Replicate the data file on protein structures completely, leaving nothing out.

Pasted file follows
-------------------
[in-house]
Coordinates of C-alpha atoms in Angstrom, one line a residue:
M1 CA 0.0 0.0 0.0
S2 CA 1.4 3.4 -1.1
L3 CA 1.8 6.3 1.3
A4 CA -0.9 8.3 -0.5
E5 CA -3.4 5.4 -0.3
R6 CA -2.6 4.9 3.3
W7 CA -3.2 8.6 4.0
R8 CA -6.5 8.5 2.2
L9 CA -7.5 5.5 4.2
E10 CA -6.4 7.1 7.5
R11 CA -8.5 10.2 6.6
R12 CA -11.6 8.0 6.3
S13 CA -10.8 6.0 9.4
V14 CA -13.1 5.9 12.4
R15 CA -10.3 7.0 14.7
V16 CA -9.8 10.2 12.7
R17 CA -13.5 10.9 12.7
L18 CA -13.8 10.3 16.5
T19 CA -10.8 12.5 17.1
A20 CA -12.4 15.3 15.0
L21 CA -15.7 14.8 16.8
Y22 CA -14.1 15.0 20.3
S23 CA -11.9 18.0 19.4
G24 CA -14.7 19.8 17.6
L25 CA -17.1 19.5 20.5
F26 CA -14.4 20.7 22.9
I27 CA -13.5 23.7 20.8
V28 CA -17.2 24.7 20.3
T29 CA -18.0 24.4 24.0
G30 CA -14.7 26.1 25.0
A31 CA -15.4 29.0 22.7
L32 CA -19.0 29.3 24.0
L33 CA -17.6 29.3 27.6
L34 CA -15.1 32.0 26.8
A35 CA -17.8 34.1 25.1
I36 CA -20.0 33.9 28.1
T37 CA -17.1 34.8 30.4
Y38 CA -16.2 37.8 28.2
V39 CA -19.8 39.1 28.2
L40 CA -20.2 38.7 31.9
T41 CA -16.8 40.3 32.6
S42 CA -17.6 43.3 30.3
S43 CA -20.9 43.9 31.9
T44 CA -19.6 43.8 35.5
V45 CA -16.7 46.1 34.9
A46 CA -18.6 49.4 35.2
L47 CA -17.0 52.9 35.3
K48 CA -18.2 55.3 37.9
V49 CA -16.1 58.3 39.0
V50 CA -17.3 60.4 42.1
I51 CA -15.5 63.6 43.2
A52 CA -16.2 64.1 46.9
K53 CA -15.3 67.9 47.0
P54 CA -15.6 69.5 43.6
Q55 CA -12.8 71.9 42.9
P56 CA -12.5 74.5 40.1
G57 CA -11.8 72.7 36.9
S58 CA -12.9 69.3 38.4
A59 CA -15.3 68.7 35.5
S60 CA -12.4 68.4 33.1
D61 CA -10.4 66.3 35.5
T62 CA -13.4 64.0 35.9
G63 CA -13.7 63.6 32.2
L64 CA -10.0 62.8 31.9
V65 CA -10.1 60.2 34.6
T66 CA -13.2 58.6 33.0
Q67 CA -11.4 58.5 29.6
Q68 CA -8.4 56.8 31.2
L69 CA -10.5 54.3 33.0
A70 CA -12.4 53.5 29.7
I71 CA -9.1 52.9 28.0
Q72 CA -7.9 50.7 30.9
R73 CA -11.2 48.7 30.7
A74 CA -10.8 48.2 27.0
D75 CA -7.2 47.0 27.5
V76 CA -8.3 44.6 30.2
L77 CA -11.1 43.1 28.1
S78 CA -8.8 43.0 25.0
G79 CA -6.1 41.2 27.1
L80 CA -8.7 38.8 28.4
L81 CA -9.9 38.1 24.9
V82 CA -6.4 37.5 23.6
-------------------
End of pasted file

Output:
[in-house]
Coordinates of C-alpha atoms in Angstrom, one line a residue:
M1 CA 0.0 0.0 0.0
S2 CA 1.4 3.4 -1.1
L3 CA 1.8 6.3 1.3
A4 CA -0.9 8.3 -0.5
E5 CA -3.4 5.4 -0.3
R6 CA -2.6 4.9 3.3
W7 CA -3.2 8.6 4.0
R8 CA -6.5 8.5 2.2
L9 CA -7.5 5.5 4.2
E10 CA -6.4 7.1 7.5
R11 CA -8.5 10.2 6.6
R12 CA -11.6 8.0 6.3
S13 CA -10.8 6.0 9.4
V14 CA -13.1 5.9 12.4
R15 CA -10.3 7.0 14.7
V16 CA -9.8 10.2 12.7
R17 CA -13.5 10.9 12.7
L18 CA -13.8 10.3 16.5
T19 CA -10.8 12.5 17.1
A20 CA -12.4 15.3 15.0
L21 CA -15.7 14.8 16.8
Y22 CA -14.1 15.0 20.3
S23 CA -11.9 18.0 19.4
G24 CA -14.7 19.8 17.6
L25 CA -17.1 19.5 20.5
F26 CA -14.4 20.7 22.9
I27 CA -13.5 23.7 20.8
V28 CA -17.2 24.7 20.3
T29 CA -18.0 24.4 24.0
G30 CA -14.7 26.1 25.0
A31 CA -15.4 29.0 22.7
L32 CA -19.0 29.3 24.0
L33 CA -17.6 29.3 27.6
L34 CA -15.1 32.0 26.8
A35 CA -17.8 34.1 25.1
I36 CA -20.0 33.9 28.1
T37 CA -17.1 34.8 30.4
Y38 CA -16.2 37.8 28.2
V39 CA -19.8 39.1 28.2
L40 CA -20.2 38.7 31.9
T41 CA -16.8 40.3 32.6
S42 CA -17.6 43.3 30.3
S43 CA -20.9 43.9 31.9
T44 CA -19.6 43.8 35.5
V45 CA -16.7 46.1 34.9
A46 CA -18.6 49.4 35.2
L47 CA -17.0 52.9 35.3
K48 CA -18.2 55.3 37.9
V49 CA -16.1 58.3 39.0
V50 CA -17.3 60.4 42.1
I51 CA -15.5 63.6 43.2
A52 CA -16.2 64.1 46.9
K53 CA -15.3 67.9 47.0
P54 CA -15.6 69.5 43.6
Q55 CA -12.8 71.9 42.9
P56 CA -12.5 74.5 40.1
G57 CA -11.8 72.7 36.9
S58 CA -12.9 69.3 38.4
A59 CA -15.3 68.7 35.5
S60 CA -12.4 68.4 33.1
D61 CA -10.4 66.3 35.5
T62 CA -13.4 64.0 35.9
G63 CA -13.7 63.6 32.2
L64 CA -10.0 62.8 31.9
V65 CA -10.1 60.2 34.6
T66 CA -13.2 58.6 33.0
Q67 CA -11.4 58.5 29.6
Q68 CA -8.4 56.8 31.2
L69 CA -10.5 54.3 33.0
A70 CA -12.4 53.5 29.7
I71 CA -9.1 52.9 28.0
Q72 CA -7.9 50.7 30.9
R73 CA -11.2 48.7 30.7
A74 CA -10.8 48.2 27.0
D75 CA -7.2 47.0 27.5
V76 CA -8.3 44.6 30.2
L77 CA -11.1 43.1 28.1
S78 CA -8.8 43.0 25.0
G79 CA -6.1 41.2 27.1
L80 CA -8.7 38.8 28.4
L81 CA -9.9 38.1 24.9
V82 CA -6.4 37.5 23.6